Quick and easy guide to sewing stitches

comments (0) December 22nd, 2017     

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How the sampler will look like when finished
photo courtesy of HelloSewing.com

How the sampler will look like when finished

photo courtesy of HelloSewing.com

Photo: https://hellosewing.com

Every now and then every sewist no matter whether novice or advanced, will need to hand sew. Mastering the basics is extremely important and will save you a lot of headaches in the future. All you need is few needles in different sizes, some thread and (optionally) a needle threader. Just remember to use finer needle on finer fabrics and the bigger needles on the thicker fabrics. There are a lot of possibilities when it comes to hand sewing stitches, but you will need to master just a few. Here are the most popular hand sewing stitches and how to make them:

1. Make a practice sampler and draw few straight lines

You can just use a little muslin piece 9"x11". Drawing the lines is optional but you will see clearly where you need to sew and they will help you keep your stitches perfectly lined. I suggest starting with the following 10:

2. The basting stitch

The simplest of them all, and one you should definitely master. You can use it to hand stitch your patten to the fabric before sewing your actual clothes on a sewing machine. I often use it as an easy alternative to pinning. You just need to be careful not to make it too tight or too loose. Keep it flat.

3. The running stitch

The smaller alternative to the basting stitch. It is used to attached fabrics together or joining fabric at the seams. 

4. The back stitch

Stronger and more secure one. It is a bit more advanced. Again, use a signle thread. Make a stitch in and out of the fabric and then go back to the spot from where the previous stitch started. Bring the next stitch ahead of the previous one and then go back again. Keep it flat and don't make it too loose or too tight.

5. The whip stitch

Also called whipping stitch - this one encloses the fabric and is used to make hems.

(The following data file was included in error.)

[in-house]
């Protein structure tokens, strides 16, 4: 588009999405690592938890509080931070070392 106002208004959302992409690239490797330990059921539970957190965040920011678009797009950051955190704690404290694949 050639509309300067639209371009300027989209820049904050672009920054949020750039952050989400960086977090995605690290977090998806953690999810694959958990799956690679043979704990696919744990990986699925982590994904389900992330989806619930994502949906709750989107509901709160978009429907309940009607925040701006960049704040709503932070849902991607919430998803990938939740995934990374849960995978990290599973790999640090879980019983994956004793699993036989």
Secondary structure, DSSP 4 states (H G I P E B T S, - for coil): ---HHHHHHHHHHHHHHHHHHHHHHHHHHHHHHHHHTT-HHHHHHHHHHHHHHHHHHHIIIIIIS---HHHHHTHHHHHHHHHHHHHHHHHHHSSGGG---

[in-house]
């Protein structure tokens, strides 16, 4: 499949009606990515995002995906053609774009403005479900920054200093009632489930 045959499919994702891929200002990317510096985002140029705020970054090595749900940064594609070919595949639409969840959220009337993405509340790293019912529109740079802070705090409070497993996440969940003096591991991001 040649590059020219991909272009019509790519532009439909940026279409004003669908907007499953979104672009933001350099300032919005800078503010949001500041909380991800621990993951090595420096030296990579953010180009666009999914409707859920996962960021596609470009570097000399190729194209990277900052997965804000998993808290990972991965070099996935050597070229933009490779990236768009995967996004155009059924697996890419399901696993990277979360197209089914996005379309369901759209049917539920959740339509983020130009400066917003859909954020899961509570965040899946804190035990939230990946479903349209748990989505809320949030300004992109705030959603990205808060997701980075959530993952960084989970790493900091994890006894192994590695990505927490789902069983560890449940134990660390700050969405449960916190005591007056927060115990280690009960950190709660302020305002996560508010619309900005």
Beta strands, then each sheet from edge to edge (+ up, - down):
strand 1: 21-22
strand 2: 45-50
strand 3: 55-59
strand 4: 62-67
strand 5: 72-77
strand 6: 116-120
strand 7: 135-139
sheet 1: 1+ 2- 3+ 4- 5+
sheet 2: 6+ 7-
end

6. The overcast stitch

Very similar to the previous one - it encloses the fabric and is used for finishing fabric edges and keeping them from unravellling. Make short and diagonal stitches over the edge of the fabric, without folding the fabric in half. 

Double overcasting is crossing these diagonal stitches and forming small Xes along the edges. Double overcasting achieves better looking finish

7. The catch stitch 

Anothe stitch that is used for hemming, but when you need the hem to have some stretch.

8. The blanket/buttonhole stitch

Finishing stitch. Space the stitches at 1/4 to 1/2 inch apart. Start from back of the fabric and bring the needle to the from. Place the needle at the next point and pull it from the front of the fabric to the back. Place the thread beneath the needle point and pull again. Repeat. Adds a nice looking finishing to the edges of blankets or buttonholes.

9. The slip stitch/blind hem stitch

Used for hemming, this is almost an invisible stich. Pull the needle through the folded hem of the fabric, pull it out and catch few threads before pushing it back through the folded hem. Check what part of the thread is visible from the front and reduce it further if you have to.

10. The vertical hem/couch stitch

Alternative to the previous one, but done vertically. If done right, only tiny dots of thread are visible. 

11. The half back stitch

A decorative stitch - very similar to the back stitch but carry the needle only at half the lenght of the previous stitch.

See how to do the exact stitches in our step by step hand stitching guide.

posted in: sewing, sewing machine, hand sewing, stitches, dressmaking

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